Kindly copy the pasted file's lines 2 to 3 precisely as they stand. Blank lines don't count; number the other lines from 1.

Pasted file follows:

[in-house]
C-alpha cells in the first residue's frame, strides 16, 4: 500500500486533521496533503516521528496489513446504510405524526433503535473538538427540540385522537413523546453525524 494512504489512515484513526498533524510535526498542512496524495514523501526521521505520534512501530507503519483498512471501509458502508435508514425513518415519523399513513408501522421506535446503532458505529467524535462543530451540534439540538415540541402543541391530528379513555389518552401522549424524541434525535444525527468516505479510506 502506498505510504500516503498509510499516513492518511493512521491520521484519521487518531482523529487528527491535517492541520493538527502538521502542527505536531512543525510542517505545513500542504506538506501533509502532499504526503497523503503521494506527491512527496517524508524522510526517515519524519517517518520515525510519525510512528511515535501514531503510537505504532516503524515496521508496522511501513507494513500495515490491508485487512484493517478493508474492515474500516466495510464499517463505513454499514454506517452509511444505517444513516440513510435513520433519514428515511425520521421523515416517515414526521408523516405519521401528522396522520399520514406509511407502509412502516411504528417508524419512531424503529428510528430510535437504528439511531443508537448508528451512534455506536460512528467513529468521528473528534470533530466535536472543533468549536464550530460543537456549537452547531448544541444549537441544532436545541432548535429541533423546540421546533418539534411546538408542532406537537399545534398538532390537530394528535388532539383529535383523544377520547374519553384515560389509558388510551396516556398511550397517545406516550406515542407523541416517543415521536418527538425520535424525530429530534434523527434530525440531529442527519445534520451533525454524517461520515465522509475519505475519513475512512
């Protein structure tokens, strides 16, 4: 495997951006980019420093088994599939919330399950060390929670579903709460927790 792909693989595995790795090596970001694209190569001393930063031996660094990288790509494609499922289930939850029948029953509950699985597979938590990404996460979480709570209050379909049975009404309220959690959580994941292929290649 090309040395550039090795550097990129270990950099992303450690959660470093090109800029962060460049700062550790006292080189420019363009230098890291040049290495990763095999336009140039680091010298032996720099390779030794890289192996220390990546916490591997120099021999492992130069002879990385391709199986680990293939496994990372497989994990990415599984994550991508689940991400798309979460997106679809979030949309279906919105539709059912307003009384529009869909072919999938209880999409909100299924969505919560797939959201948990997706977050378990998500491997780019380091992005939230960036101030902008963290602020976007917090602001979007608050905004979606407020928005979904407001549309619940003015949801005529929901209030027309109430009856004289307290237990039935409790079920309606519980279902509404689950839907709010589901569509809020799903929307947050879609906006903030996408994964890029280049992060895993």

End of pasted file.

C-alpha cells in the first residue's frame, strides 16, 4: 500500500486533521496533503516521528496489513446504510405524526433503535473538538427540540385522537413523546453525524 494512504489512515484513526498533524510535526498542512496524495514523501526521521505520534512501530507503519483498512471501509458502508435508514425513518415519523399513513408501522421506535446503532458505529467524535462543530451540534439540538415540541402543541391530528379513555389518552401522549424524541434525535444525527468516505479510506 502506498505510504500516503498509510499516513492518511493512521491520521484519521487518531482523529487528527491535517492541520493538527502538521502542527505536531512543525510542517505545513500542504506538506501533509502532499504526503497523503503521494506527491512527496517524508524522510526517515519524519517517518520515525510519525510512528511515535501514531503510537505504532516503524515496521508496522511501513507494513500495515490491508485487512484493517478493508474492515474500516466495510464499517463505513454499514454506517452509511444505517444513516440513510435513520433519514428515511425520521421523515416517515414526521408523516405519521401528522396522520399520514406509511407502509412502516411504528417508524419512531424503529428510528430510535437504528439511531443508537448508528451512534455506536460512528467513529468521528473528534470533530466535536472543533468549536464550530460543537456549537452547531448544541444549537441544532436545541432548535429541533423546540421546533418539534411546538408542532406537537399545534398538532390537530394528535388532539383529535383523544377520547374519553384515560389509558388510551396516556398511550397517545406516550406515542407523541416517543415521536418527538425520535424525530429530534434523527434530525440531529442527519445534520451533525454524517461520515465522509475519505475519513475512512
């Protein structure tokens, strides 16, 4: 495997951006980019420093088994599939919330399950060390929670579903709460927790 792909693989595995790795090596970001694209190569001393930063031996660094990288790509494609499922289930939850029948029953509950699985597979938590990404996460979480709570209050379909049975009404309220959690959580994941292929290649 090309040395550039090795550097990129270990950099992303450690959660470093090109800029962060460049700062550790006292080189420019363009230098890291040049290495990763095999336009140039680091010298032996720099390779030794890289192996220390990546916490591997120099021999492992130069002879990385391709199986680990293939496994990372497989994990990415599984994550991508689940991400798309979460997106679809979030949309279906919105539709059912307003009384529009869909072919999938209880999409909100299924969505919560797939959201948990997706977050378990998500491997780019380091992005939230960036101030902008963290602020976007917090602001979007608050905004979606407020928005979904407001549309619940003015949801005529929901209030027309109430009856004289307290237990039935409790079920309606519980279902509404689950839907709010589901569509809020799903929307947050879609906006903030996408994964890029280049992060895993």